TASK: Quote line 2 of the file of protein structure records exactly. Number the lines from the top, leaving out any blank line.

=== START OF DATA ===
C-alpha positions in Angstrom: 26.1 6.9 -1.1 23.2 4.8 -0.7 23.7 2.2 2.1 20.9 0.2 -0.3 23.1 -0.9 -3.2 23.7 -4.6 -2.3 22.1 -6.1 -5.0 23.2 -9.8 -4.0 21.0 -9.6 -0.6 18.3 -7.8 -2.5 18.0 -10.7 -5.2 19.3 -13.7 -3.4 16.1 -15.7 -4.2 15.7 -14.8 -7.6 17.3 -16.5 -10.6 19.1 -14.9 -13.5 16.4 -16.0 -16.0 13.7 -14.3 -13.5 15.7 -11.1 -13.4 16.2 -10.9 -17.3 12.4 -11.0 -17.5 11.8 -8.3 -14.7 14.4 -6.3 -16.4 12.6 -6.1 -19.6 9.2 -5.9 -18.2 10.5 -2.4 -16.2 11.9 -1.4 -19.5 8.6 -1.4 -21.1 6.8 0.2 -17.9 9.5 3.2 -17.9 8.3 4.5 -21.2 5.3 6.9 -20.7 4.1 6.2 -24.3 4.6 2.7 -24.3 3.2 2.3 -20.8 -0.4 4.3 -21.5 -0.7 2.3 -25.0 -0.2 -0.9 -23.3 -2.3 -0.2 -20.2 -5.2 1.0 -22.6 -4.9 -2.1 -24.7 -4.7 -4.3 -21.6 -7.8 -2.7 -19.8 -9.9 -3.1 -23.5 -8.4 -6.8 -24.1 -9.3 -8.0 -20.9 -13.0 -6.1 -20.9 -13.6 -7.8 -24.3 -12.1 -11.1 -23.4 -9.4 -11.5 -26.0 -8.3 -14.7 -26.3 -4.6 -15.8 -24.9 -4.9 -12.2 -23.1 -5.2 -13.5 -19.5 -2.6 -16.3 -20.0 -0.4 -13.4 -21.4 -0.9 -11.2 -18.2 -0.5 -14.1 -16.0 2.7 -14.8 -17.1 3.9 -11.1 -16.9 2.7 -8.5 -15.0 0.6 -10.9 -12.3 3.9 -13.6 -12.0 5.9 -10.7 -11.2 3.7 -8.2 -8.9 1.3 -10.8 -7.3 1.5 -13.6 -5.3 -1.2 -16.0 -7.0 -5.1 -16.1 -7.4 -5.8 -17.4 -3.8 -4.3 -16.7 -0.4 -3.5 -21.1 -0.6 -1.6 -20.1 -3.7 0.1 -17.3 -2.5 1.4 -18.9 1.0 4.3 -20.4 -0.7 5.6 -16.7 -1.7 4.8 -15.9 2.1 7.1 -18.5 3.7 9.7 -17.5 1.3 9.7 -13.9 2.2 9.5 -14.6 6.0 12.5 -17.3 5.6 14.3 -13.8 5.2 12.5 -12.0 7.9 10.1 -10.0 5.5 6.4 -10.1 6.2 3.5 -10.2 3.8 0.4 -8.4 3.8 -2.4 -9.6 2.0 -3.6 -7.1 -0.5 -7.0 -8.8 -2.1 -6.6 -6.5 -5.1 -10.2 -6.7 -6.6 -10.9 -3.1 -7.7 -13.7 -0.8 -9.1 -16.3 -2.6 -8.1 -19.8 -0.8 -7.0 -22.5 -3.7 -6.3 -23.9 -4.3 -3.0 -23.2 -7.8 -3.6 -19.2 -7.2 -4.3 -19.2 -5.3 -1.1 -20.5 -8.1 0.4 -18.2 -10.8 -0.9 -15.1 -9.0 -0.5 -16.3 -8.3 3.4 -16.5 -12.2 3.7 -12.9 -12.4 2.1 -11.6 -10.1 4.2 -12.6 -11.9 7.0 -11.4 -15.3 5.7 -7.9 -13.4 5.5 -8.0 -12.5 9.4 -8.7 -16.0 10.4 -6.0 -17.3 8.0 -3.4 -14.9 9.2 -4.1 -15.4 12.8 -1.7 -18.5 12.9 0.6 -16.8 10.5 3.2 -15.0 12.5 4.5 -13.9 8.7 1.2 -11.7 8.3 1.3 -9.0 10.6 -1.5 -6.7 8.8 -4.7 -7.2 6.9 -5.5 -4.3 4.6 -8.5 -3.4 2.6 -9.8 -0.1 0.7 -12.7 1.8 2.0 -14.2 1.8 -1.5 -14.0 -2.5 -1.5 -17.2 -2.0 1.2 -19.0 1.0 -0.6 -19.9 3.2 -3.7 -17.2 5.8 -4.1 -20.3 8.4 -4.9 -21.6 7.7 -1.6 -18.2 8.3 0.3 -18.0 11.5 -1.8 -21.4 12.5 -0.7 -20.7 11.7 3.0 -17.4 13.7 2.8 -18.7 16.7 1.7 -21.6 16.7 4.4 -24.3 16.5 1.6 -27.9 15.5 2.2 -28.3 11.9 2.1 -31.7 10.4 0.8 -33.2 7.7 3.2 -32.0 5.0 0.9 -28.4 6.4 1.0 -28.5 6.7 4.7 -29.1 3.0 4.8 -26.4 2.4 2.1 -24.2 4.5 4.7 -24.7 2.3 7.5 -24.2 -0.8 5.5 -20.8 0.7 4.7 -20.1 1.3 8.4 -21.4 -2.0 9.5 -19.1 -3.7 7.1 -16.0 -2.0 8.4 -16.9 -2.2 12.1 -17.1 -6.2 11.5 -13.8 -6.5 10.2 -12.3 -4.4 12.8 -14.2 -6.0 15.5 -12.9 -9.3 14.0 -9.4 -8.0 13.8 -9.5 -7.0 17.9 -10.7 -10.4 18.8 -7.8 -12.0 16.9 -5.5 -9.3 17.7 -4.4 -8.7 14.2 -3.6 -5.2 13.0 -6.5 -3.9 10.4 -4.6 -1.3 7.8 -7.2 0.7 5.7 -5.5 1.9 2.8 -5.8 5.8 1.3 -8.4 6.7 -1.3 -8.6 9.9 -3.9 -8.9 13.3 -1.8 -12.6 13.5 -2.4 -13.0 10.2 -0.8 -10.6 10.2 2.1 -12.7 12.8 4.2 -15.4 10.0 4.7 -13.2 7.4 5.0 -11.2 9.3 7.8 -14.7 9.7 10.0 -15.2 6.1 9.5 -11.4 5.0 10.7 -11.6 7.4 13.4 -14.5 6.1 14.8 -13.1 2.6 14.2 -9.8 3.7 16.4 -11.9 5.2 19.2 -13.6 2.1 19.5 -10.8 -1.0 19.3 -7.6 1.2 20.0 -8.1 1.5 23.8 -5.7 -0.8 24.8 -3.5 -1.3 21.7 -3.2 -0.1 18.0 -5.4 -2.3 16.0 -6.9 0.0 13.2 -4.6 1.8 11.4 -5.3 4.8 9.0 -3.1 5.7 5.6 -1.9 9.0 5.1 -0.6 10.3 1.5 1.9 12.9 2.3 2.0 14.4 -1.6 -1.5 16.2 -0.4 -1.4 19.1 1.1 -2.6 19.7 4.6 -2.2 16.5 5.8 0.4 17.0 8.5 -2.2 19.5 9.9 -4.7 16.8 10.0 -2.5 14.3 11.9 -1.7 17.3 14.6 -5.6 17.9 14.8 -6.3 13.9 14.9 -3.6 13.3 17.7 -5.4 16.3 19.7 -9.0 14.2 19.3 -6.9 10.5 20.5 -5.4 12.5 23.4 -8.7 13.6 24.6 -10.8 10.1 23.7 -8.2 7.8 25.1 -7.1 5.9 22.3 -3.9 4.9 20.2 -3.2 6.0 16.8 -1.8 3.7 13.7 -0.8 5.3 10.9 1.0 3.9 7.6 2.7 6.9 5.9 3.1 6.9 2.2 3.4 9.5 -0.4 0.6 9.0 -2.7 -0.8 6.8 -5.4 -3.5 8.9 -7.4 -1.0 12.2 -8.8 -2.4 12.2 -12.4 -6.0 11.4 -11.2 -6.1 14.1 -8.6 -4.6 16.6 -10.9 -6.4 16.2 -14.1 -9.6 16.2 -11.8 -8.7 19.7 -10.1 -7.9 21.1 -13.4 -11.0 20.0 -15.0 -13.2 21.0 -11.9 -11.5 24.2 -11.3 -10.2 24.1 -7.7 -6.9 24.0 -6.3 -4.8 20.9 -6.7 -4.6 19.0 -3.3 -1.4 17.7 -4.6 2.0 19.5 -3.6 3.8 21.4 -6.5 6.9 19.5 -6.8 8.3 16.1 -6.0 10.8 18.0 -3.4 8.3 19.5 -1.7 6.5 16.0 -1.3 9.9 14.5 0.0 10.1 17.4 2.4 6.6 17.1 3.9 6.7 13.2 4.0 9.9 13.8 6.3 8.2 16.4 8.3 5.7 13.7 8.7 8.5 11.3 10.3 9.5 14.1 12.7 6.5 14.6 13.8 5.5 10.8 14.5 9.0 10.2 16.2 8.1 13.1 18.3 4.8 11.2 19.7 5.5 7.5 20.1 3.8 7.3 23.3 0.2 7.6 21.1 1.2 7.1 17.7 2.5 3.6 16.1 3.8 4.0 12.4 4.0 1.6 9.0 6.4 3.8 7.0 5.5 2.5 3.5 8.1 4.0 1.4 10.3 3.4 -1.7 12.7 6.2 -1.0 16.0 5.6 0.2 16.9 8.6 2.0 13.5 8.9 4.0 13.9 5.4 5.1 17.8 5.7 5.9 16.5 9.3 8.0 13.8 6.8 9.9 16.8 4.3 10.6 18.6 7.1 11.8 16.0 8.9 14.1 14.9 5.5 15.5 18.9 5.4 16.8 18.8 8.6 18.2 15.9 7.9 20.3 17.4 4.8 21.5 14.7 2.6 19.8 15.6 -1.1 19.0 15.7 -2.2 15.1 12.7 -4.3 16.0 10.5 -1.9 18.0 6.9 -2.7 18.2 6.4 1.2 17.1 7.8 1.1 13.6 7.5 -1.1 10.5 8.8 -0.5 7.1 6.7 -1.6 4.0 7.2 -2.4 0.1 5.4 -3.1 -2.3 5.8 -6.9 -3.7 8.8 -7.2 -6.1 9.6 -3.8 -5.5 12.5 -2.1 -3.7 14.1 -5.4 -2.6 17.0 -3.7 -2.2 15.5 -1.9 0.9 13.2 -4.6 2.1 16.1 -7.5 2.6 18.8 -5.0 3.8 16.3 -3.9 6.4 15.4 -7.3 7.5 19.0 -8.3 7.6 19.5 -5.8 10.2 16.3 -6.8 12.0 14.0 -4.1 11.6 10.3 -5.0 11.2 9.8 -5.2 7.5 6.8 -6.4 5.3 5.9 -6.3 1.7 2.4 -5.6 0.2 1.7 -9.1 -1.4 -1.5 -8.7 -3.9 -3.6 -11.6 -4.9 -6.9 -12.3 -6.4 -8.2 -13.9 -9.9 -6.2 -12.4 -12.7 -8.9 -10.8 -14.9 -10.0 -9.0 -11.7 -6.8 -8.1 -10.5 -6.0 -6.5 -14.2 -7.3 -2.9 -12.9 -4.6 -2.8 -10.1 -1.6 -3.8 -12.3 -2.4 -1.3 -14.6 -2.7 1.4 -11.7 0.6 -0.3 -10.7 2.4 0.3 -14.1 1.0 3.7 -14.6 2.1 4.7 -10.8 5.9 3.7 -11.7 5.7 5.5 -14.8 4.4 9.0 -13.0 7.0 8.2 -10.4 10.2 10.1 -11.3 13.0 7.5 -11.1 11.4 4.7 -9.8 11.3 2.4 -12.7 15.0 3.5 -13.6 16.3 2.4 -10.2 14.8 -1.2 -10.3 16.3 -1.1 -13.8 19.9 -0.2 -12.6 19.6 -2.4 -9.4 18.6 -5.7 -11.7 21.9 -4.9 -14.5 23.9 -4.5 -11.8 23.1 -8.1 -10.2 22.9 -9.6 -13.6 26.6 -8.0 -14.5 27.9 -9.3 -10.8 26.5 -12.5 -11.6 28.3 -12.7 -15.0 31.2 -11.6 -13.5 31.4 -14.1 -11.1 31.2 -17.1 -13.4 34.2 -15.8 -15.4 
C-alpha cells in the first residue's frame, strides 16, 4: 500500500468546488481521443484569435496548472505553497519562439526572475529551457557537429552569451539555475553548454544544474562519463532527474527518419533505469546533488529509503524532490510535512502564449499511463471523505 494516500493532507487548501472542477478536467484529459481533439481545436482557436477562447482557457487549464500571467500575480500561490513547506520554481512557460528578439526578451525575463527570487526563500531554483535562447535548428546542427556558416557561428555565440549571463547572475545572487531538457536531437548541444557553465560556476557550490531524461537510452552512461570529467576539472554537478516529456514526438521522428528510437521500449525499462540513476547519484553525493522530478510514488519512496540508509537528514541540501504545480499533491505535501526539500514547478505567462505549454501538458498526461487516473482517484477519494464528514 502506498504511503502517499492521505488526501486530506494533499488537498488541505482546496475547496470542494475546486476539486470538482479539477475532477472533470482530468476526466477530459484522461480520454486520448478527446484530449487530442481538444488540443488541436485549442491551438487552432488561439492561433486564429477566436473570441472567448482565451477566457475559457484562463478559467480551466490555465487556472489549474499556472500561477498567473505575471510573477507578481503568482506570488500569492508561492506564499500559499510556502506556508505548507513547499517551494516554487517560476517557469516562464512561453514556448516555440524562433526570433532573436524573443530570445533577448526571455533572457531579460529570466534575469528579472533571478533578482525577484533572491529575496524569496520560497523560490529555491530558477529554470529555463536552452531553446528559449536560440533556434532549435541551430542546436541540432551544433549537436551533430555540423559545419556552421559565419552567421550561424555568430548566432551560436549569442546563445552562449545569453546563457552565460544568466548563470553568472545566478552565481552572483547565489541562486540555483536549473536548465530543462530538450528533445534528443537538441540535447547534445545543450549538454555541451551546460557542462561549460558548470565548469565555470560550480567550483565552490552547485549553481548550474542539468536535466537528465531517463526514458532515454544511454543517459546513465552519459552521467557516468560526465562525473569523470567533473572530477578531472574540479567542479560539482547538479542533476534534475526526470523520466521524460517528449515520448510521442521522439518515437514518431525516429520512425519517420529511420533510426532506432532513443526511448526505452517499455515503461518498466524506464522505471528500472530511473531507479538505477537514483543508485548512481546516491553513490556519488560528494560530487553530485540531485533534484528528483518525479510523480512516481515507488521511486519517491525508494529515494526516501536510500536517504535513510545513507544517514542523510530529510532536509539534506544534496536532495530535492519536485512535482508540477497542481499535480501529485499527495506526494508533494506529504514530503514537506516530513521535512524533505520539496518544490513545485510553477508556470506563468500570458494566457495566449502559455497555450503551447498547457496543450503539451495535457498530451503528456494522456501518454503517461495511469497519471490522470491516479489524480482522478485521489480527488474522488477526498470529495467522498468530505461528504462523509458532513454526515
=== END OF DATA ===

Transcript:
C-alpha cells in the first residue's frame, strides 16, 4: 500500500468546488481521443484569435496548472505553497519562439526572475529551457557537429552569451539555475553548454544544474562519463532527474527518419533505469546533488529509503524532490510535512502564449499511463471523505 494516500493532507487548501472542477478536467484529459481533439481545436482557436477562447482557457487549464500571467500575480500561490513547506520554481512557460528578439526578451525575463527570487526563500531554483535562447535548428546542427556558416557561428555565440549571463547572475545572487531538457536531437548541444557553465560556476557550490531524461537510452552512461570529467576539472554537478516529456514526438521522428528510437521500449525499462540513476547519484553525493522530478510514488519512496540508509537528514541540501504545480499533491505535501526539500514547478505567462505549454501538458498526461487516473482517484477519494464528514 502506498504511503502517499492521505488526501486530506494533499488537498488541505482546496475547496470542494475546486476539486470538482479539477475532477472533470482530468476526466477530459484522461480520454486520448478527446484530449487530442481538444488540443488541436485549442491551438487552432488561439492561433486564429477566436473570441472567448482565451477566457475559457484562463478559467480551466490555465487556472489549474499556472500561477498567473505575471510573477507578481503568482506570488500569492508561492506564499500559499510556502506556508505548507513547499517551494516554487517560476517557469516562464512561453514556448516555440524562433526570433532573436524573443530570445533577448526571455533572457531579460529570466534575469528579472533571478533578482525577484533572491529575496524569496520560497523560490529555491530558477529554470529555463536552452531553446528559449536560440533556434532549435541551430542546436541540432551544433549537436551533430555540423559545419556552421559565419552567421550561424555568430548566432551560436549569442546563445552562449545569453546563457552565460544568466548563470553568472545566478552565481552572483547565489541562486540555483536549473536548465530543462530538450528533445534528443537538441540535447547534445545543450549538454555541451551546460557542462561549460558548470565548469565555470560550480567550483565552490552547485549553481548550474542539468536535466537528465531517463526514458532515454544511454543517459546513465552519459552521467557516468560526465562525473569523470567533473572530477578531472574540479567542479560539482547538479542533476534534475526526470523520466521524460517528449515520448510521442521522439518515437514518431525516429520512425519517420529511420533510426532506432532513443526511448526505452517499455515503461518498466524506464522505471528500472530511473531507479538505477537514483543508485548512481546516491553513490556519488560528494560530487553530485540531485533534484528528483518525479510523480512516481515507488521511486519517491525508494529515494526516501536510500536517504535513510545513507544517514542523510530529510532536509539534506544534496536532495530535492519536485512535482508540477497542481499535480501529485499527495506526494508533494506529504514530503514537506516530513521535512524533505520539496518544490513545485510553477508556470506563468500570458494566457495566449502559455497555450503551447498547457496543450503539451495535457498530451503528456494522456501518454503517461495511469497519471490522470491516479489524480482522478485521489480527488474522488477526498470529495467522498468530505461528504462523509458532513454526515